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If Walls Could Talk


Chris pointed to a painting of a buxom blonde smiling mid strut on the opposite wall. “That was a cute hairdresser up the street that the owner’s son had a crush on, so he got him to paint her on the wall.” “Him” is Lloyd Kavich—a beatnik artist who would lock himself in the restaurant with paint and bottles of wine to give life to the walls. When Lloyd lacked inspiration, he’d go on the street and ask people if they wanted to pose. The ones that said yes didn’t know they’d be part of a lasting history—one that includes the Great Gatsby, or Hubble, or Robert Redford as most people know him.

The actor worked at The Sink as a janitor when he attended CU under a baseball scholarship. “They say he used to sleep on that bench over there,” Chris said, pointing to a worn, wooden booth, scarred with the passing years. “He came to visit once, confirming the rumors.” That was when The Sink was owned by Herb Kauvar (who had Redford help lug in a refrigerator during his visit). During that time, The Sink transformed from a bar into a deli and then back into bar, all while still serving the famous Sinkburger, known for its Hickory Sauce and “slightly” (Chris is careful to mention) melted American cheese.

It wasn’t until the Heinritz brothers bought The Sink that the restaurant saw its first Ugly Crust Pizza. Today, the kitchen offers locally grown seasonal vegetables, organic local breads and Certified Angus or grass fed meats. It also runs on wind power.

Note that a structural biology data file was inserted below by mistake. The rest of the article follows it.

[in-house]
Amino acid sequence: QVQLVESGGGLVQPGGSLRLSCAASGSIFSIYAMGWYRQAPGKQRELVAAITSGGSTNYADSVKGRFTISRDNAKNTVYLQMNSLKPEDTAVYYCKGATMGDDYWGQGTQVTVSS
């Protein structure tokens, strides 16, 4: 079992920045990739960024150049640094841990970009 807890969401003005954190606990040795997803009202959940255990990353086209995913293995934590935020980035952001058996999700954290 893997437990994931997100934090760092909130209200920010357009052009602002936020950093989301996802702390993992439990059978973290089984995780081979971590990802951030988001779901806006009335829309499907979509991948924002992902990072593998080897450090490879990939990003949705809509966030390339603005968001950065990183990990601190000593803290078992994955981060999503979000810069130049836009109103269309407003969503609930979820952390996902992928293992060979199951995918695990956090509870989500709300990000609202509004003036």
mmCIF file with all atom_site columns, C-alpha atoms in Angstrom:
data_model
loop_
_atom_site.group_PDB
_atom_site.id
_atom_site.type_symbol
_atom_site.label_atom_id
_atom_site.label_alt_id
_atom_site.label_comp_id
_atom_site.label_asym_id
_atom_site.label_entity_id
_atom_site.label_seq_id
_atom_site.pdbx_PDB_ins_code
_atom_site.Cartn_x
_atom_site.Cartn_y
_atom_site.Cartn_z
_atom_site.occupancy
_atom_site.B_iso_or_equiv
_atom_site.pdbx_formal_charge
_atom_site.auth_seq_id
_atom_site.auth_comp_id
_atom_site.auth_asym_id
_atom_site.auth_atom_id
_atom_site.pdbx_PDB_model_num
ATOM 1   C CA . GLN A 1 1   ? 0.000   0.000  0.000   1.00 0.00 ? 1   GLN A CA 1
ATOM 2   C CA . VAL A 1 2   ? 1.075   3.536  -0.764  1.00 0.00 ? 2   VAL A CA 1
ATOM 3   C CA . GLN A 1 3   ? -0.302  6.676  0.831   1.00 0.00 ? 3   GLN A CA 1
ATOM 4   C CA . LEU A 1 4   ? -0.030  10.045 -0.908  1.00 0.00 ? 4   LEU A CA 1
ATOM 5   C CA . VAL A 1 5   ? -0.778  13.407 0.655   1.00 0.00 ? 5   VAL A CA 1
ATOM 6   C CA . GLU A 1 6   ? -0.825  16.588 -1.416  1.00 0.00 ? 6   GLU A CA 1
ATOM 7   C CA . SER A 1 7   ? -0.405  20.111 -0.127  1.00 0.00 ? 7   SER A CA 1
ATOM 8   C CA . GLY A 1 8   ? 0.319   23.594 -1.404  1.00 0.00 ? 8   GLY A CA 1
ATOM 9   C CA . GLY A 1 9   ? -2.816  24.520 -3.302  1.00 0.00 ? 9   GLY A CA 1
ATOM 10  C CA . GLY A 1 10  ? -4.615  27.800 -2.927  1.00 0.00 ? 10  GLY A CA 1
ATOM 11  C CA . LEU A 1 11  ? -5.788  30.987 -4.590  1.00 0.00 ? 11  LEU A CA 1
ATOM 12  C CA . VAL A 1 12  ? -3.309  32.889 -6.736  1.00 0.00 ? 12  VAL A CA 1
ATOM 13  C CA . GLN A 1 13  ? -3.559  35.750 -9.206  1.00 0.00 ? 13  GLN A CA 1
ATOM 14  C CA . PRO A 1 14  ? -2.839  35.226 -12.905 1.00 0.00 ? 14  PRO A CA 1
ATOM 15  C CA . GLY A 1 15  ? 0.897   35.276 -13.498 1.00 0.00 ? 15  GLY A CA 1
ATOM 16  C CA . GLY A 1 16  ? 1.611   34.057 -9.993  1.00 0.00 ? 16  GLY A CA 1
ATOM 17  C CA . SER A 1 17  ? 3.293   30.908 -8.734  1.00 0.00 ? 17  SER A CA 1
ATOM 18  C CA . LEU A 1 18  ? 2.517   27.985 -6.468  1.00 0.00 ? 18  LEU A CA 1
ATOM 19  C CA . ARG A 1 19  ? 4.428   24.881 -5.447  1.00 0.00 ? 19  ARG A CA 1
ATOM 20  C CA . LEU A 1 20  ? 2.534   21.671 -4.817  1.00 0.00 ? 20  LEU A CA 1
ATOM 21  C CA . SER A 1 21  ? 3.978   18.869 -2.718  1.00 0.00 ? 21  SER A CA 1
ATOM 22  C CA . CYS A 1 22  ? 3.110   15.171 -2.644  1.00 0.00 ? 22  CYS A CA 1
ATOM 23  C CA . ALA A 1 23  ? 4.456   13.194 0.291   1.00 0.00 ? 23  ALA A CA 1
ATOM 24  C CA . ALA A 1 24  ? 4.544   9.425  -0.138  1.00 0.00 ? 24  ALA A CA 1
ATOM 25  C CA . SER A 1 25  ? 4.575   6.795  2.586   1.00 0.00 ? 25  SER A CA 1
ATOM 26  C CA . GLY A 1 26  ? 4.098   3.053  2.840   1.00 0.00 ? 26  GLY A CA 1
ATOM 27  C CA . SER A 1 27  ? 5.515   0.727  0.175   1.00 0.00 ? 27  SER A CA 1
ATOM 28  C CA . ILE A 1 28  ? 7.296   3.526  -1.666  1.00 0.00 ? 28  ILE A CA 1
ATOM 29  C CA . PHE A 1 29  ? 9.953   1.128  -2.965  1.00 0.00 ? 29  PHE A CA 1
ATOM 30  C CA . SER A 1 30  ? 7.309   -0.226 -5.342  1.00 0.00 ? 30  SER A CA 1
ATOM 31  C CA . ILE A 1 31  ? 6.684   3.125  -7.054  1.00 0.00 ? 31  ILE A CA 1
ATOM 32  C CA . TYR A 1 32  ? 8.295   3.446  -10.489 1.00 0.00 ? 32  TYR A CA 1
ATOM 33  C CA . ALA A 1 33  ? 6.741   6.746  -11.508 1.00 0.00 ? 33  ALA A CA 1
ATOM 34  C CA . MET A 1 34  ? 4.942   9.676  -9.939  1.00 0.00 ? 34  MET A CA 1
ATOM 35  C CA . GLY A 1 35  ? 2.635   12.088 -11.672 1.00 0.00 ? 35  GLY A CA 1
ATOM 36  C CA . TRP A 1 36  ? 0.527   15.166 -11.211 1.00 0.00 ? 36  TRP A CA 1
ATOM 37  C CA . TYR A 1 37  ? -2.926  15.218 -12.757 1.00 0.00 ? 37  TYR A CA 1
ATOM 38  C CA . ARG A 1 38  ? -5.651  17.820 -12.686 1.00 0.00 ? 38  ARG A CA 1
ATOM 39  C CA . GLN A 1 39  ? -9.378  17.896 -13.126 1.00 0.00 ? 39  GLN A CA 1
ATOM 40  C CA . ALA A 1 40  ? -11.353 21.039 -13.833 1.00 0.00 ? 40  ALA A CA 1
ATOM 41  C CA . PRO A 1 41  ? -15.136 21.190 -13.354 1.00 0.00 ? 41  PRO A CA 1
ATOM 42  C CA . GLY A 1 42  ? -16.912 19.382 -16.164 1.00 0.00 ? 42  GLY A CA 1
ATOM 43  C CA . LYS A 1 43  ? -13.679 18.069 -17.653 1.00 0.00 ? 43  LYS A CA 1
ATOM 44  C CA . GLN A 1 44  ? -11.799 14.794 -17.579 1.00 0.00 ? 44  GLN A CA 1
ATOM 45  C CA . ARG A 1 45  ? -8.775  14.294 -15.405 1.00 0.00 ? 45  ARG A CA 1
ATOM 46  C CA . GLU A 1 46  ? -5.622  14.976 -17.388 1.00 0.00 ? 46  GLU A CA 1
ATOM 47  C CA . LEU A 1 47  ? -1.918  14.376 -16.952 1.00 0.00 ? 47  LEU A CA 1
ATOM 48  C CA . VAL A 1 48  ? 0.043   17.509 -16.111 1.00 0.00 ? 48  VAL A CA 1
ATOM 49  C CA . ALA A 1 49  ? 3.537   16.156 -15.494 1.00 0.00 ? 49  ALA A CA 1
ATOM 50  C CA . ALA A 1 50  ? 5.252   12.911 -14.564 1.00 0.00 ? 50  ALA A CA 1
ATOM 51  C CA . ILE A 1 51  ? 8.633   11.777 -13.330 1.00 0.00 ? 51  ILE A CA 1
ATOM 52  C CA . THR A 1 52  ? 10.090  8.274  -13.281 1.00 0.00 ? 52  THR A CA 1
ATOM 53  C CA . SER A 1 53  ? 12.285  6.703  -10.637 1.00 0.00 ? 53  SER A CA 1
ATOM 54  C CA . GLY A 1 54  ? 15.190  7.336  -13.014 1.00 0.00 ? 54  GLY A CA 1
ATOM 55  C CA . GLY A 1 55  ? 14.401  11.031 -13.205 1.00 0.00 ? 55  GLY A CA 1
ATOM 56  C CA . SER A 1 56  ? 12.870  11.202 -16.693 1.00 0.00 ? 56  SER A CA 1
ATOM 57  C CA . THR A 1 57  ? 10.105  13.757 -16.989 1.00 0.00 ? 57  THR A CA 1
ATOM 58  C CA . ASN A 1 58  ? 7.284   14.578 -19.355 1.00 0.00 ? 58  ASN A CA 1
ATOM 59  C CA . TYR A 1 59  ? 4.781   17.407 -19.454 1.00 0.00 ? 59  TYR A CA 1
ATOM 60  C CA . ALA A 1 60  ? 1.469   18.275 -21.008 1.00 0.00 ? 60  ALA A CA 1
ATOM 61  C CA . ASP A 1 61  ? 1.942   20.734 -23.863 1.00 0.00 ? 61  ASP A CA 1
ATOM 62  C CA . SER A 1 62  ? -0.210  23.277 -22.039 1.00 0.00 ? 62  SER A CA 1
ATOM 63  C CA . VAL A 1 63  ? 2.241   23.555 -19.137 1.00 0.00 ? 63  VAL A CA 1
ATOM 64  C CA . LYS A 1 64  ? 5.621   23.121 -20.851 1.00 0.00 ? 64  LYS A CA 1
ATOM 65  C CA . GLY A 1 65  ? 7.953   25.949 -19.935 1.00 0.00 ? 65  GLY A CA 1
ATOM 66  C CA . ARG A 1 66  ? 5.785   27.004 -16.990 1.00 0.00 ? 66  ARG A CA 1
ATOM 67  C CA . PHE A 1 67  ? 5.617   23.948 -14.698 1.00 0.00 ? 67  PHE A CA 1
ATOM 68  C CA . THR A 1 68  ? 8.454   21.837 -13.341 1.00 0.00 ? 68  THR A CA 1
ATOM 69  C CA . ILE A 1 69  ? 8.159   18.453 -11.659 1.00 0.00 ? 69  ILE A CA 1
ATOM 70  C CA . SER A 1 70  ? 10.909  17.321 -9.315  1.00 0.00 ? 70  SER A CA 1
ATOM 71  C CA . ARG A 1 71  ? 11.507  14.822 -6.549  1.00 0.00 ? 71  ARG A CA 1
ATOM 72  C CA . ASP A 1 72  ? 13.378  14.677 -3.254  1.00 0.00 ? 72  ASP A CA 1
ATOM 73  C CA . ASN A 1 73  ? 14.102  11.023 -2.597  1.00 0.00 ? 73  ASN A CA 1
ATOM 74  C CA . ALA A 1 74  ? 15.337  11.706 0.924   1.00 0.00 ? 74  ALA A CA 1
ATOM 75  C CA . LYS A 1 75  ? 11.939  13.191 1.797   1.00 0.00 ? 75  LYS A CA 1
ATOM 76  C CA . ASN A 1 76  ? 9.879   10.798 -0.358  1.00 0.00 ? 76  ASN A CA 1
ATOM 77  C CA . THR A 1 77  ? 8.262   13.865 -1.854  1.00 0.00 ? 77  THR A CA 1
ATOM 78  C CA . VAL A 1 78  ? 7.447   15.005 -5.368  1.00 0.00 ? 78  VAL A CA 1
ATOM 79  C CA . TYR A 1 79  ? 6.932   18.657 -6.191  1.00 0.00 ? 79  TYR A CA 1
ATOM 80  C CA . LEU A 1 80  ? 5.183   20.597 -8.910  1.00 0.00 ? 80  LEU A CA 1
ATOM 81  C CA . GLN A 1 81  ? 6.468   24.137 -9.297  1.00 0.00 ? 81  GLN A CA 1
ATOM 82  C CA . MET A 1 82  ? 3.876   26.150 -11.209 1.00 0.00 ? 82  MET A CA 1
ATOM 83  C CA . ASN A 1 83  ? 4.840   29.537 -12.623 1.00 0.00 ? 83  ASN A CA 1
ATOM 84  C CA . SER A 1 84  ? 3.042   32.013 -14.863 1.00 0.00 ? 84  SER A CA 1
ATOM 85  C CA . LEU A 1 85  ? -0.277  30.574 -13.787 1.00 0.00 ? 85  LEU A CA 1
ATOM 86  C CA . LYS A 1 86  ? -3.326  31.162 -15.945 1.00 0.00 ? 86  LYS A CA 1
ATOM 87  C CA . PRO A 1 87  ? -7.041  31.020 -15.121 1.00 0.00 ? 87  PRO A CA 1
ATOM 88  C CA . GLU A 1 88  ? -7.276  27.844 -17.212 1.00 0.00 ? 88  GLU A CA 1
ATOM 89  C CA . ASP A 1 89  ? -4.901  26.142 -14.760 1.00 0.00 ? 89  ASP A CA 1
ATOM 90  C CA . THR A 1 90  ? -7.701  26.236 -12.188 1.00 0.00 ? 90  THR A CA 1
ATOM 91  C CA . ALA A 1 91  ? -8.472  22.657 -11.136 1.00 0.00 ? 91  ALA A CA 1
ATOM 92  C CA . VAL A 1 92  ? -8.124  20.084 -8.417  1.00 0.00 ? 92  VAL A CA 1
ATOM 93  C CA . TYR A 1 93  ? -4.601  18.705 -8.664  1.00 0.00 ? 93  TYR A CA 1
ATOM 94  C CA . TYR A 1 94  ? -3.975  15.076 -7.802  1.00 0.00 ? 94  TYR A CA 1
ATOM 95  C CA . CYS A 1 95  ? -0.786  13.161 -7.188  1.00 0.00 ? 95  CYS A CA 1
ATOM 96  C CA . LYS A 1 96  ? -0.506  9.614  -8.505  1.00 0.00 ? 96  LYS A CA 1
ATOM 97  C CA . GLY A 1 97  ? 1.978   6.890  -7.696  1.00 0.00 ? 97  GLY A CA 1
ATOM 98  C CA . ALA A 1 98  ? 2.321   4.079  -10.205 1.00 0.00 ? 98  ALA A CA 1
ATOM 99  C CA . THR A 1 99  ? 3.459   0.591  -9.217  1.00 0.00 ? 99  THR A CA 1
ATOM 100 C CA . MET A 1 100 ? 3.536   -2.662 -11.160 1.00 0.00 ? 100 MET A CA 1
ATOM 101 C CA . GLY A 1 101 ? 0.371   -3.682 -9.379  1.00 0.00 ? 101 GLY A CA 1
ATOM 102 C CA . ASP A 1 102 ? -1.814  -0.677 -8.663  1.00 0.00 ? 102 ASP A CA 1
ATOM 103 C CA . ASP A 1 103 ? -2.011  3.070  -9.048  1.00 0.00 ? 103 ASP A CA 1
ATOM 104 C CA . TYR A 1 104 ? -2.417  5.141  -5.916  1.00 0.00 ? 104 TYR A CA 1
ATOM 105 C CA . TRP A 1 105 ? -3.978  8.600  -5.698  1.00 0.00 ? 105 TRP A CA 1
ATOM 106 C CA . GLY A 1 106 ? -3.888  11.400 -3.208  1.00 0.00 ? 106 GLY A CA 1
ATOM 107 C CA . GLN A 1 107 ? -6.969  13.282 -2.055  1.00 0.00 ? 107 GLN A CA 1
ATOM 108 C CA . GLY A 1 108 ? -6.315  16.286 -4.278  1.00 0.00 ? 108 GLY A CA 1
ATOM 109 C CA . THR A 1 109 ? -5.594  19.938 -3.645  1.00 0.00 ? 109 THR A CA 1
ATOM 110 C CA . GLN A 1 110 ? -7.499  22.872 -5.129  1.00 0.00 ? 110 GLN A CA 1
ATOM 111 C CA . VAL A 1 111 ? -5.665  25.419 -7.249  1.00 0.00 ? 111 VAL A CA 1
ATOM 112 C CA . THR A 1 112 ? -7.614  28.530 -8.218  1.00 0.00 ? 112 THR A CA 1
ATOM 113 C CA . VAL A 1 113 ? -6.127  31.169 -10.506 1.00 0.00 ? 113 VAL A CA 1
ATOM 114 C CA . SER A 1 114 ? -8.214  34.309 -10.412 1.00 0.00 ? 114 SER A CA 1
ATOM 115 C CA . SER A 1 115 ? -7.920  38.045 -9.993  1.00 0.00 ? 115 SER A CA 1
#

Of all the things that have changed over 90 years, one thing that has stayed the same is the laid back atmosphere void of pretension.  Chris is also quick to point out that another constant is the loyal customers.

“Everybody that’s gone to CU since 1933 has some tie to this restaurant,” Chris said.

That means they’ve waited underneath the “Sinkstine Chapel,” they’ve smiled back at the buxom blonde on the wall and been shown to their table through the doorway painted with an angel and Devil, symbolic of entering college a naive freshman and graduating a more worldly, slightly sinister version of that. Or maybe that’s just what happens when you enter and leave The Sink.

Alas, the Devil is in the details. And that’s what The Sink has an abundance of—from the food, to the people,  to the history that might actually be more colorful than the walls.

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